"The Others," directed by Alejandro Amenabar (1999's "Open Your Eyes"), is a
gorgeously woven motion picture that manages to be as emotionally rewarding
as it is genuinely scary. An eloquent and deeply affecting ghost story, the
film bears a superficial resemblance to 1999's "The Sixth Sense," yet
distances itself from that equally fine movie by imposing upon the viewer its
own personal layers of shivering atmosphere and signs of impending dread that
could only be classified as its own.
Set almost entirely within a mansion on Britain's Channel Islands, circa
1945, Grace (Nicole Kidman) is a stringently religious woman living with her
two precocious children, Anne (Alakina Mann) and Nicholas (James Bentley).
With a husband (Christopher Eccleston) presumably lost amidst the horrors of
World War II, she is greeted one day at the door by three people who have
come to act as her servants--kindly, no-nonsense Mrs. Mills (Fionnula
Flanagan); reserved Mr. Tuttle (Eric Sykes), and young, mute Lydia (Elaine
Cassidy). Grace promptly explains to them that Anne and Nicholas have a rare
photosensitive disorder that bars them from ever being exposed to sunlight,
and so whenever they enter a room, the curtains must be closed on all the
windows and each door must be locked before opening another. As they begin to
settle down into a pattern of normalcy, Anne refuses to keep quiet about her
sightings of others hiding in the house, which she labels "intruders." A
devout Catholic, Grace refuses to believe her daughter's seemingly made-up
stories until she, too, starts having frightening experiences that gradually
lead her to believe in the existence of otherworldly entities.
In his first English-language feature, the remarkably fascinating
achievements which "The Others" holds is due solely to Alejandro Amenabar,
who not only has directed the film, but also written the multidimensional
screenplay and composed the subtly chilling music score. As a classic horror
picture, "The Others" is the best kind, weaving its spell in a deliberately
slow fashion that penetratingly involves you in its central characters and
their unfortunate plight. The film is without overt violence or bloodshed,
but one-ups these elements by creating a masterful ambiance of both mood and
unshakable trepidation that is far more haunting than the sight of a masked
killer hacking away at a pretty teenaged cast.
If "The Others" is an example of sheer cathartic artistry, then it excels
even more as it maturely grapples with themes of faith and religion. Most
intriguing of all is the beliefs which Grace possesses--beliefs that she
starts to question as the circumstances within her home grow progressively
more dire. Teaching her children about the bible, Grace assuredly discusses
its topics with the directness of a person who is positive what she believes
is true. Grace is very serious about her Catholicism, which only distresses
her more when things begin occurring to her that contradict everything she
has ever learned and studied. Serious religious issues that are tackled
head-on never, or rarely, arise in the horror genre, and the fact that this
one does only allows for a more wholly satisfying experience. The movie is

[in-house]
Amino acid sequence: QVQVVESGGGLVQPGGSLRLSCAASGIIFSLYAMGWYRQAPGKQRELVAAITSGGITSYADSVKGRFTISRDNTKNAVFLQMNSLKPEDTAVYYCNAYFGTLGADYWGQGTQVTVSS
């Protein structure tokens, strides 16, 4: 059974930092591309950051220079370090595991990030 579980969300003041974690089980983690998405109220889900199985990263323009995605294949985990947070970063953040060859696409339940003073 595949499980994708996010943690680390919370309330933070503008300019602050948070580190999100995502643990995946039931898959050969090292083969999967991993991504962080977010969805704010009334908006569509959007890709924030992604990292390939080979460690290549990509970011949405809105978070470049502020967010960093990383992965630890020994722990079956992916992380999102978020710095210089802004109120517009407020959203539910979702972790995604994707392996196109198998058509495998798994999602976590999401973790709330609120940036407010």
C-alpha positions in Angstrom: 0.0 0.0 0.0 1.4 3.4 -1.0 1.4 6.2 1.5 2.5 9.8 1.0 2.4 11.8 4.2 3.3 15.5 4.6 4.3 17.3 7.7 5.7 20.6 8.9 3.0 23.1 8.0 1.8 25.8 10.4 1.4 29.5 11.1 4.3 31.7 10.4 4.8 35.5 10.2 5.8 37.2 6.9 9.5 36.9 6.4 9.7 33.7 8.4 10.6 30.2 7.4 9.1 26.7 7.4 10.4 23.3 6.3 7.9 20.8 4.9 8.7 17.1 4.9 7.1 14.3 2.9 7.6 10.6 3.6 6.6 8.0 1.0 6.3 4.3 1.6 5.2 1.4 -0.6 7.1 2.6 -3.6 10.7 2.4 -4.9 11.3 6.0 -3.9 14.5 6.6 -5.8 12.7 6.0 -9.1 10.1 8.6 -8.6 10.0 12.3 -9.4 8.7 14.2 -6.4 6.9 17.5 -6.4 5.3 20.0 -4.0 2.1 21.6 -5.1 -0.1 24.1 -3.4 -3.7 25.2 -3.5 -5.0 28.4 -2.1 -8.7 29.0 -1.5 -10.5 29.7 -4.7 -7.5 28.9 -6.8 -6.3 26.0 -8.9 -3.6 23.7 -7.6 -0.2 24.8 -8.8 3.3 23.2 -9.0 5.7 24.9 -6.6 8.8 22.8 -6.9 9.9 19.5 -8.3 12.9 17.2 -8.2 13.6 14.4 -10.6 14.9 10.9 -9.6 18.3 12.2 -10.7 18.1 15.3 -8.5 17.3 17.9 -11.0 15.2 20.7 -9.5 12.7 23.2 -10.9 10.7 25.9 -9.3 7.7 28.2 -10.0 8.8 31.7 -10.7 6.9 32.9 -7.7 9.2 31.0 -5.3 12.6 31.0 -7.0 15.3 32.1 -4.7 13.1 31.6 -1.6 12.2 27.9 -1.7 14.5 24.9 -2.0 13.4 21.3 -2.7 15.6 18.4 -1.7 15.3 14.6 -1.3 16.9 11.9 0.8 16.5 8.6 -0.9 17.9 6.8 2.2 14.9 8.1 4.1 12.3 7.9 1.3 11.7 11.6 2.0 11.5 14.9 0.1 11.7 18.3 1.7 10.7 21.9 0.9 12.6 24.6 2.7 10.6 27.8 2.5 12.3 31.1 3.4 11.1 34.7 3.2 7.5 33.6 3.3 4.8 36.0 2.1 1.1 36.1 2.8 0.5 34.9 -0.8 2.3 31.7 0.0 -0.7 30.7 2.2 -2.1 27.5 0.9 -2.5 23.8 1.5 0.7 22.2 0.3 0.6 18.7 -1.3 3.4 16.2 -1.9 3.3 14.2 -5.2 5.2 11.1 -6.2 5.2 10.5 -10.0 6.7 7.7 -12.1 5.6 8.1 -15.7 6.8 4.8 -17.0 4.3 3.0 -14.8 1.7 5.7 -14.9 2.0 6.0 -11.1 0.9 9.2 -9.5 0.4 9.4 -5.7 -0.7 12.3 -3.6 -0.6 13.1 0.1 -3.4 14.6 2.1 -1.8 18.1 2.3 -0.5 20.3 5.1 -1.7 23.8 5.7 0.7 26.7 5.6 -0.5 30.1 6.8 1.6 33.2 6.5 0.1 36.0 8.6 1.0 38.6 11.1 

scary fun, to be sure, but also offers up various thought-provoking
evocations that raise it up a few notches further.
Nicole Kidman, an actress who has been around for over a decade but never
fully allowed to test out her acting range, has come out of her shell in the
last few months with two very different films that also, incidentally, are
the two best performances she has given. In "Moulin Rouge," she played her
part--that of a high-spirited, dreamy courtesan unknowingly dying of
tuberculosis--to perfection, and also got to uncover a glorious singing
voices. With "The Others," Kidman is more emotionally unhinged, more serious,
more insecure about the entire world around her. She is easily the star
attraction, as she inhabits almost every scene, and Kidman rises to the
challenge, passionately portraying Grace as a woman who is every bit as
internally weak as she is externally strong.
Newcomers Alakina Mann and James Bentley, as Grace's children, are
extraordinary. It is rare to get so much unblinking reality and nuances out
of child performers, especially those making their acting debuts, but Bentley
and, especially, Mann, are the real deal. Their roles are not easy, either.
As Anne, Mann must project a childlike playfulness with an air of stern
maturity beyond her years, and she achieves this without taking one misstep.
With lush cinematography from Javier Aguirresarobe, who excels in giving the
surroundings a dank, eerie feel that perfectly compliments the
fog-enshrouded, desolate outdoors, "The Others" is a marvelous entertainment
with a depth that gives viewers a little something extra to chew on long
after the lights have gone up. And while one of the climactic twists isn't
terribly surprising, the final corkscrew in the plot is nearly impossible to
predict, and also ingenious. Kudos must go out to Amenabar, whose expertise
and intelligence help to make "The Others" more than 'just another
supernatural thriller.' It is a disquieting, classy, superbly realized horror
tale that should not, and will not, be forgotten.
Copyright © 2001 Dustin Putman